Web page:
But that was 1621. Since history is told by the winners, the English myth prevailed despite a detailed account of a thanksgiving feast celebrated over half a century earlier. The Thanksgiving of 1565 was celebrated in what is now St. Augustine, Florida. Of course, the Spanish colonizers who hosted it were Catholic, and they gave thanks to God, as Catholics do, for their safe passage and arrival in the New World. Not only did they celebrate with a meal of gratitude that day, but they also celebrated what is regarded as the first Mass in America.

Michael R. Heinlein

Friday, November 17, 2017

What is humility?

True humility consists not in wallowing in unworthiness, but in recognizing our gifts and talents, whatever they are, and trying to use them to the best of our abilities. St. Ignatius Loyola reminds us that everything - all of life - is gift. God made us exactly as we are, and "God don't make no junk!" as my high school youth minister liked to joke. God created each of us in his "image and likeness," and that means each of us possesses infinite worth. It also means we each have been endowed with unique, God-given gifts to share with the world - gifts that God really NEEDS us to share with the world. In other words, our talents aren't ours. We didn't create them so we can't cling on to them as if they're our possession.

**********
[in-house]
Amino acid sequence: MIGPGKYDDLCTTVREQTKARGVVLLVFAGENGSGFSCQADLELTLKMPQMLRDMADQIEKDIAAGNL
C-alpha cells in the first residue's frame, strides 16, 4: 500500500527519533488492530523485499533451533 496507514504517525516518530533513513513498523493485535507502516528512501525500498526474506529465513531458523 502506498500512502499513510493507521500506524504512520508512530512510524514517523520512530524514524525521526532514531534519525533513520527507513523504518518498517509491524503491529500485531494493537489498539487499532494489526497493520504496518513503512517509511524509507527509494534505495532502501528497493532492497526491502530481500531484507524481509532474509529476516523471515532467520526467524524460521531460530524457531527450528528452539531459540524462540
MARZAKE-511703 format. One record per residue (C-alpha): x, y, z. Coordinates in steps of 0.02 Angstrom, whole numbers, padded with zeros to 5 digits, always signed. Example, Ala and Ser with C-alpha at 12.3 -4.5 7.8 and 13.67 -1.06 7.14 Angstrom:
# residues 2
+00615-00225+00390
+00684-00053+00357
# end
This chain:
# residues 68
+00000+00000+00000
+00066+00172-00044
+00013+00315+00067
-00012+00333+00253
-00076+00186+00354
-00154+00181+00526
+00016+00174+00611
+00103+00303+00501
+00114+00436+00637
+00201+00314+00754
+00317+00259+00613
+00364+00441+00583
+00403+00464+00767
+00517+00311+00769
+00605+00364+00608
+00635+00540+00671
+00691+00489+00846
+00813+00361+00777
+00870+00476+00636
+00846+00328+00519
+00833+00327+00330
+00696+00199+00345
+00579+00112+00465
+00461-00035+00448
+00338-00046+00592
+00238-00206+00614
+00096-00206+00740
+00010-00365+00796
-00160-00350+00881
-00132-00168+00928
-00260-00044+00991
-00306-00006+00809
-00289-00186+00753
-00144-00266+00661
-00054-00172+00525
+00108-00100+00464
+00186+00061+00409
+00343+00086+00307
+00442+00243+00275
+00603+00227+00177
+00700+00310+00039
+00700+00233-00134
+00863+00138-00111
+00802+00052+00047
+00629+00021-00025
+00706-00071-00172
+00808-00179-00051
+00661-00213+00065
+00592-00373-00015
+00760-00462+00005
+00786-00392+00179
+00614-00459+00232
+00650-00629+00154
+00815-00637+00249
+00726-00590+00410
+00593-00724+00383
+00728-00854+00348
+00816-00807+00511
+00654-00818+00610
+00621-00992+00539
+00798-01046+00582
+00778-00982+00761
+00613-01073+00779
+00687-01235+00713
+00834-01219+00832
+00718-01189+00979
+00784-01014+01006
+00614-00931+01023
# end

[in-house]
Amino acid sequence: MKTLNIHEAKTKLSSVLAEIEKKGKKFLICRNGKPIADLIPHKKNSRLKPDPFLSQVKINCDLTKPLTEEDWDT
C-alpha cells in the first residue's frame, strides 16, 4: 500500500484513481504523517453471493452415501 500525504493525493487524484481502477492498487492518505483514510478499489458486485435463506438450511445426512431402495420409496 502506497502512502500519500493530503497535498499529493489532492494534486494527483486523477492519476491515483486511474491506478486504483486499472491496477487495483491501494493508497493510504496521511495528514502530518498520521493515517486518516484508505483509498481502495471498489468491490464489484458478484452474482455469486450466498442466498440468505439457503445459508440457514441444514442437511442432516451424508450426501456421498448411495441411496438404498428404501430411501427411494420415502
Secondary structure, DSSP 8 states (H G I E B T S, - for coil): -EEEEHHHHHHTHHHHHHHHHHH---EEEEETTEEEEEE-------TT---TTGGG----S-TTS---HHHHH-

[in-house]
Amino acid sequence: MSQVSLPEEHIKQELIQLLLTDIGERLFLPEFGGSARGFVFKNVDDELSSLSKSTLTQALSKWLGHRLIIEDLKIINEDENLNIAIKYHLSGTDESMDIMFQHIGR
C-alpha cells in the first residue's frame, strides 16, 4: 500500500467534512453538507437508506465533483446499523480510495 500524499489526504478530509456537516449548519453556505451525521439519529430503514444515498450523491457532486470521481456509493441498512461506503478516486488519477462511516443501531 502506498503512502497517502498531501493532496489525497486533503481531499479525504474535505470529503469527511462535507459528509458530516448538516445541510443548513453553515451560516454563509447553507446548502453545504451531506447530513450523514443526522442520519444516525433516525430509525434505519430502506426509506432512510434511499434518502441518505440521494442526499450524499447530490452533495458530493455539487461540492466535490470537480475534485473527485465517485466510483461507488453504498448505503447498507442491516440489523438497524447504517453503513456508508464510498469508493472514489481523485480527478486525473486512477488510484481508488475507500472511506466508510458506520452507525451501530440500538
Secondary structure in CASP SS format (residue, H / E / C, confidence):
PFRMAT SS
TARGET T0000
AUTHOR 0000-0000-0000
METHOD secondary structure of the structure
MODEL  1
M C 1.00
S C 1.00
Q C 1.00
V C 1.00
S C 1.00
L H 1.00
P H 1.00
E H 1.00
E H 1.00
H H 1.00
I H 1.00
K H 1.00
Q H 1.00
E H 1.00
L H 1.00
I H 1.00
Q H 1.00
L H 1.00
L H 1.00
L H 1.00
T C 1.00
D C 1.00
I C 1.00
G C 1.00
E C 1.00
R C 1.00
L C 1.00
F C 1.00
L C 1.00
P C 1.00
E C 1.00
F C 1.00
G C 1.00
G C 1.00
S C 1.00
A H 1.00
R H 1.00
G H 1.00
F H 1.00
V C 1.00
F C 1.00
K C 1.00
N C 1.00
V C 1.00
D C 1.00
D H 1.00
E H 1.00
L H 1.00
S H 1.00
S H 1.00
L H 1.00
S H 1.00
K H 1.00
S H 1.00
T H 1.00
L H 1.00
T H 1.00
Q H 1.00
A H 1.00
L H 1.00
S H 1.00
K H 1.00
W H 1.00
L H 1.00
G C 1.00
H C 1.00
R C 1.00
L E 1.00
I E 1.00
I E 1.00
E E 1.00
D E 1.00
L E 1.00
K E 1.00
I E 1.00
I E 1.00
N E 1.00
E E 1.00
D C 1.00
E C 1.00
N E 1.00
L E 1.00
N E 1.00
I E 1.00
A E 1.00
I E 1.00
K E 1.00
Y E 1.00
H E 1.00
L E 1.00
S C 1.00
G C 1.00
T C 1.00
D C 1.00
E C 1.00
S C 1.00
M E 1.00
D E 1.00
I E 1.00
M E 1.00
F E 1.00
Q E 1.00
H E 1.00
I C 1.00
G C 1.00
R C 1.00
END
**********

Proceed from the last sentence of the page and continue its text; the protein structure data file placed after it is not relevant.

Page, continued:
True humility, then, means "shooting for the moon," using the gifts we've been given as best we can, remembering that they come God and are meant to be given back to him in loving service.
-Fr. Jeremy Zipple, S.J.

Saturday, November 11, 2017

Veterans Day

Honoring Our Bravest

On this Veterans Day, we remember those who serve and have served faithfully in all branches of the service. May God bless them all, all year long.

A Prayer for Deployed Soldiers

Heavenly Father,
inspire those who are overseas for the cause of peace.Send your Son, Jesus Christ, as the Prince of Peace.
Bless the men and women of our military
who respond to the needs of peacekeeping.